Ant Plans Credit Unit Overhaul to Avoid Sharp Drop in Loans
(Bloomberg) -- Jack Ma’s Ant Group Co. is planning to restructure its consumer credit operations so the company can continue lending nationwide under new regulations that would otherwise threaten to dramatically restrict its most lucrative business, people familiar with the matter said.
The plan, which is preliminary and subject to regulatory feedback, is part of Ant’s sweeping reassessment of its corporate structure after Beijing scuttled the Chinese fintech giant’s $35 billion initial public offering in November.
Ant wants to gradually move its main consumer credit operations -- which had 1.7 trillion yuan ($263 billion) of outstanding loans as of June -- into a new consumer finance unit that has the right to operate nationwide, the people said, asking not to be identified because the matter is private.
Most of Ant’s consumer loans currently sit within the company’s two micro-lending units, known as Huabei, or “just spend” and Jiebei, “just lend.” Under draft regulations announced in November, Huabei and Jiebei would be forced to limit their operations to China’s southwestern municipality of Chongqing unless they get new national licenses -- a potentially lengthy process. Shifting to the consumer-finance unit would in theory allow Ant to keep lending nationwide without having to wait for new licenses.
Given the fluid state of regulation in China, Ant still has little clarity on the degree to which its torrid pace of loan growth in recent years will be restrained by authorities. The company, which is part-owned by Alibaba Group Holding Ltd., will almost certainly face higher capital requirements no matter what shape its consumer credit business ultimately takes.
Representatives for Ant declined to comment. The China Banking and Insurance Regulatory Commission didn’t immediately respond to a request for comment.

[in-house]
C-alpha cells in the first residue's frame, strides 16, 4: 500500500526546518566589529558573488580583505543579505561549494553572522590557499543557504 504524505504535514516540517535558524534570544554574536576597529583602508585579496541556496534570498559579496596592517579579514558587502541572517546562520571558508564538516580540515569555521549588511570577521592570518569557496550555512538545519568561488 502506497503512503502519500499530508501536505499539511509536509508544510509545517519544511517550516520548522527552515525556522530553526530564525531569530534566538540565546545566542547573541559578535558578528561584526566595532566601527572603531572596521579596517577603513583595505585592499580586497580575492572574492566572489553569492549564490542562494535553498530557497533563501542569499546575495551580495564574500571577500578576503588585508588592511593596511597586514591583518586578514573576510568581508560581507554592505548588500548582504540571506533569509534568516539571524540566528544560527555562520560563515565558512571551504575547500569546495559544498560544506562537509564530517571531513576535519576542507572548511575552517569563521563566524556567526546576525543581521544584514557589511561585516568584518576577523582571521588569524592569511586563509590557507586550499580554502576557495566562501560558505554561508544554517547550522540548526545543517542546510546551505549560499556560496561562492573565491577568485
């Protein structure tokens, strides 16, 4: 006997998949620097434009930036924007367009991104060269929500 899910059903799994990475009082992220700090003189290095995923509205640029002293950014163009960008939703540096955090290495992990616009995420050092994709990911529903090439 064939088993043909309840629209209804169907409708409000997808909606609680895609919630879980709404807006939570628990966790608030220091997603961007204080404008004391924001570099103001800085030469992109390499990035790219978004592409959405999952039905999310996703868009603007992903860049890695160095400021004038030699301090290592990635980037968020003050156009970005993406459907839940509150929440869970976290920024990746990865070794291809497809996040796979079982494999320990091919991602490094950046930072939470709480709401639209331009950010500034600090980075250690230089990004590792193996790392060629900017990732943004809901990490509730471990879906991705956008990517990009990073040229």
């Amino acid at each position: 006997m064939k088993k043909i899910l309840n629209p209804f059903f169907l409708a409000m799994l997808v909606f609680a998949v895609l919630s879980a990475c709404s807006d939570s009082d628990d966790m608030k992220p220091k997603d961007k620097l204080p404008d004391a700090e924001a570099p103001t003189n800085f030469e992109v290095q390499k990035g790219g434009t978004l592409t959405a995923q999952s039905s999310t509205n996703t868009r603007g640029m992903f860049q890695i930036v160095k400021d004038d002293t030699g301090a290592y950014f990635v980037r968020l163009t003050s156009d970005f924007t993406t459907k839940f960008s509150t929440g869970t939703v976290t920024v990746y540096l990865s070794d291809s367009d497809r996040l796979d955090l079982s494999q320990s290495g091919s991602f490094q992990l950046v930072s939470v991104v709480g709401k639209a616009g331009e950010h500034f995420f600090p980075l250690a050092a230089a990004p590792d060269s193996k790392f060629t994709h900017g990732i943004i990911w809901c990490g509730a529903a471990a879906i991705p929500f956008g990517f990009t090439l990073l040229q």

The crackdown on Ant has left investors scouring for clues on how the company will reorganize its business to assuage Beijing. While regulators have stopped short of directly asking for a breakup of the company, the central bank has stressed that Ant needs to “understand the necessity of overhauling” and come up with a timetable as soon as possible.
|Highlights of China’s Draft Rules for Online Lenders||Impact|
|Online lending companies like Ant would be required to provide 30% of funding for loans||More capital needed; Ant holds about 2% of loans on its books|
|Firms to be banned from operating outside provincial bases without special approval from the banking watchdog. Permission, if granted, to be renewed every three years||Require some firms to reapply for licenses; more frequent scrutiny|
|Those lending in multiple provinces to have a 5 billion yuan of minimum registered capital||More capital, greater scrutiny on operations|
|A shareholder cannot control more than one micro-lender operating nationally||Limits expansion vehicles|
Bloomberg reported last month that Ant is planning to fold its financial operations –- including its consumer credit offerings -- into a holding company that could be regulated more like a bank. The holding company would also contain insurance, payments and MYbank, an online lender in which Ant is the largest shareholder.
Chinese regulators are also studying plans to force Ant to divest its minority investments in some financial companies, a person familiar has said.
Other backers of the consumer finance unit include Nanyang Commercial Bank Ltd., China TransInfo Technology Corp. and Contemporary Amperex Technology Co.
Ma, who co-founded both Ant and Alibaba, has seen his net worth tumble by almost $11 billion since the end of October as China stepped up scrutiny of his empire along with the country’s other tech behemoths. The 56-year-old former English teacher -- often associated with the meteoric rise of China’s internet sector -- hasn’t been seen in public since November.
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